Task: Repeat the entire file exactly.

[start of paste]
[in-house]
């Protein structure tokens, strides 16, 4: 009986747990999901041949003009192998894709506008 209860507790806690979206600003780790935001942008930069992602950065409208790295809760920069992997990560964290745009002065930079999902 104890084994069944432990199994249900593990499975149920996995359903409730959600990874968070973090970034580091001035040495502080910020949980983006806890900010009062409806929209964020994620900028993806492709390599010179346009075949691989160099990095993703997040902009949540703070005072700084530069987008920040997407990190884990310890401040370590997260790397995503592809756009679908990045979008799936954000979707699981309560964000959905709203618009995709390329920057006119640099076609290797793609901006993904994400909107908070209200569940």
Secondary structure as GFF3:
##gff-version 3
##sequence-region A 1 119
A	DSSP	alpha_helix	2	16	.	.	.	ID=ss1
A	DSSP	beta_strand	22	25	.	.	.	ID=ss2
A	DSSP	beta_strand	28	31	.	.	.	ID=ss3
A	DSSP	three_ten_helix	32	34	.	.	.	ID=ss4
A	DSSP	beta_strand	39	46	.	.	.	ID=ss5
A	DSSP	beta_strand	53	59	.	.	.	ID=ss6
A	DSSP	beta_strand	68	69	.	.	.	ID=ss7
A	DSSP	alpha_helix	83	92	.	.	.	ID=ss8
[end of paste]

[in-house]
């Protein structure tokens, strides 16, 4: 009986747990999901041949003009192998894709506008 209860507790806690979206600003780790935001942008930069992602950065409208790295809760920069992997990560964290745009002065930079999902 104890084994069944432990199994249900593990499975149920996995359903409730959600990874968070973090970034580091001035040495502080910020949980983006806890900010009062409806929209964020994620900028993806492709390599010179346009075949691989160099990095993703997040902009949540703070005072700084530069987008920040997407990190884990310890401040370590997260790397995503592809756009679908990045979008799936954000979707699981309560964000959905709203618009995709390329920057006119640099076609290797793609901006993904994400909107908070209200569940």
Secondary structure as GFF3:
##gff-version 3
##sequence-region A 1 119
A	DSSP	alpha_helix	2	16	.	.	.	ID=ss1
A	DSSP	beta_strand	22	25	.	.	.	ID=ss2
A	DSSP	beta_strand	28	31	.	.	.	ID=ss3
A	DSSP	three_ten_helix	32	34	.	.	.	ID=ss4
A	DSSP	beta_strand	39	46	.	.	.	ID=ss5
A	DSSP	beta_strand	53	59	.	.	.	ID=ss6
A	DSSP	beta_strand	68	69	.	.	.	ID=ss7
A	DSSP	alpha_helix	83	92	.	.	.	ID=ss8